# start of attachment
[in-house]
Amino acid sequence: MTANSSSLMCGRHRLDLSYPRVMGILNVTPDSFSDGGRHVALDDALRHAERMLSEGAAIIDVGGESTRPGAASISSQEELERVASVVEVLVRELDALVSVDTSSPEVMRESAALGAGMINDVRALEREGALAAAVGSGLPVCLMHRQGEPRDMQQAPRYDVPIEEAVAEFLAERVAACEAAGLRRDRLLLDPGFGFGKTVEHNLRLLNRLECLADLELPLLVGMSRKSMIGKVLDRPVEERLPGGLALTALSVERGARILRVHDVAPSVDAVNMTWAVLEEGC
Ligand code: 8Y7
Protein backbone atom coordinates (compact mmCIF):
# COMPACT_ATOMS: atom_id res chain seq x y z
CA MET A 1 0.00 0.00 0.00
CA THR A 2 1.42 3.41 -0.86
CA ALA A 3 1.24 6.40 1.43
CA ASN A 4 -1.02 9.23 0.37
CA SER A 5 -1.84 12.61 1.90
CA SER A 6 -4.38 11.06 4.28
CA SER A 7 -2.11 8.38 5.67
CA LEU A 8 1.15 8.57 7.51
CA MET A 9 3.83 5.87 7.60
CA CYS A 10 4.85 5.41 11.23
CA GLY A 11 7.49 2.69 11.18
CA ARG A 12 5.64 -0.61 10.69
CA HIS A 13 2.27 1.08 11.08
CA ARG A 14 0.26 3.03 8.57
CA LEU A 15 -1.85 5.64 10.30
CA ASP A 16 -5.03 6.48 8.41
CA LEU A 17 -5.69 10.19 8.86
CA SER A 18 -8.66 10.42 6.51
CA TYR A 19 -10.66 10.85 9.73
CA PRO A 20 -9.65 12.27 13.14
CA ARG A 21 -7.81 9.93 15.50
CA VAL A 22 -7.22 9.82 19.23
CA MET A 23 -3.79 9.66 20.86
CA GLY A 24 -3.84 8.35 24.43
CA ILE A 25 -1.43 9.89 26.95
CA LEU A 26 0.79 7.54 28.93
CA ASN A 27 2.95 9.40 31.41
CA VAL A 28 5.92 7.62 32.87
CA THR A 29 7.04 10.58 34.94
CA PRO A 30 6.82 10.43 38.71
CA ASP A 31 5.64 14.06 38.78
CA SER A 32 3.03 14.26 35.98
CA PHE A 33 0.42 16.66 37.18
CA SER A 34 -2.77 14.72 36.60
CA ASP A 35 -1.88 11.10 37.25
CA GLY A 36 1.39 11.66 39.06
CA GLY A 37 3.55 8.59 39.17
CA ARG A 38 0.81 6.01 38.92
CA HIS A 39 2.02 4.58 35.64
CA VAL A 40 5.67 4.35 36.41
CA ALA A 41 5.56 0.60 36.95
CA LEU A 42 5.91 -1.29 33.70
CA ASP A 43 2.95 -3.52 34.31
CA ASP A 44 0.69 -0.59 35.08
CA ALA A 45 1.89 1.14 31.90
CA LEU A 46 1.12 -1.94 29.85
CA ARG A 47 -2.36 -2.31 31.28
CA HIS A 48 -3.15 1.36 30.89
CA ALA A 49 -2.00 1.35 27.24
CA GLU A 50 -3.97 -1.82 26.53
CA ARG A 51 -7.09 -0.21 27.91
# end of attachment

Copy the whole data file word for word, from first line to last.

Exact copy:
[in-house]
Amino acid sequence: MTANSSSLMCGRHRLDLSYPRVMGILNVTPDSFSDGGRHVALDDALRHAERMLSEGAAIIDVGGESTRPGAASISSQEELERVASVVEVLVRELDALVSVDTSSPEVMRESAALGAGMINDVRALEREGALAAAVGSGLPVCLMHRQGEPRDMQQAPRYDVPIEEAVAEFLAERVAACEAAGLRRDRLLLDPGFGFGKTVEHNLRLLNRLECLADLELPLLVGMSRKSMIGKVLDRPVEERLPGGLALTALSVERGARILRVHDVAPSVDAVNMTWAVLEEGC
Ligand code: 8Y7
Protein backbone atom coordinates (compact mmCIF):
# COMPACT_ATOMS: atom_id res chain seq x y z
CA MET A 1 0.00 0.00 0.00
CA THR A 2 1.42 3.41 -0.86
CA ALA A 3 1.24 6.40 1.43
CA ASN A 4 -1.02 9.23 0.37
CA SER A 5 -1.84 12.61 1.90
CA SER A 6 -4.38 11.06 4.28
CA SER A 7 -2.11 8.38 5.67
CA LEU A 8 1.15 8.57 7.51
CA MET A 9 3.83 5.87 7.60
CA CYS A 10 4.85 5.41 11.23
CA GLY A 11 7.49 2.69 11.18
CA ARG A 12 5.64 -0.61 10.69
CA HIS A 13 2.27 1.08 11.08
CA ARG A 14 0.26 3.03 8.57
CA LEU A 15 -1.85 5.64 10.30
CA ASP A 16 -5.03 6.48 8.41
CA LEU A 17 -5.69 10.19 8.86
CA SER A 18 -8.66 10.42 6.51
CA TYR A 19 -10.66 10.85 9.73
CA PRO A 20 -9.65 12.27 13.14
CA ARG A 21 -7.81 9.93 15.50
CA VAL A 22 -7.22 9.82 19.23
CA MET A 23 -3.79 9.66 20.86
CA GLY A 24 -3.84 8.35 24.43
CA ILE A 25 -1.43 9.89 26.95
CA LEU A 26 0.79 7.54 28.93
CA ASN A 27 2.95 9.40 31.41
CA VAL A 28 5.92 7.62 32.87
CA THR A 29 7.04 10.58 34.94
CA PRO A 30 6.82 10.43 38.71
CA ASP A 31 5.64 14.06 38.78
CA SER A 32 3.03 14.26 35.98
CA PHE A 33 0.42 16.66 37.18
CA SER A 34 -2.77 14.72 36.60
CA ASP A 35 -1.88 11.10 37.25
CA GLY A 36 1.39 11.66 39.06
CA GLY A 37 3.55 8.59 39.17
CA ARG A 38 0.81 6.01 38.92
CA HIS A 39 2.02 4.58 35.64
CA VAL A 40 5.67 4.35 36.41
CA ALA A 41 5.56 0.60 36.95
CA LEU A 42 5.91 -1.29 33.70
CA ASP A 43 2.95 -3.52 34.31
CA ASP A 44 0.69 -0.59 35.08
CA ALA A 45 1.89 1.14 31.90
CA LEU A 46 1.12 -1.94 29.85
CA ARG A 47 -2.36 -2.31 31.28
CA HIS A 48 -3.15 1.36 30.89
CA ALA A 49 -2.00 1.35 27.24
CA GLU A 50 -3.97 -1.82 26.53
CA ARG A 51 -7.09 -0.21 27.91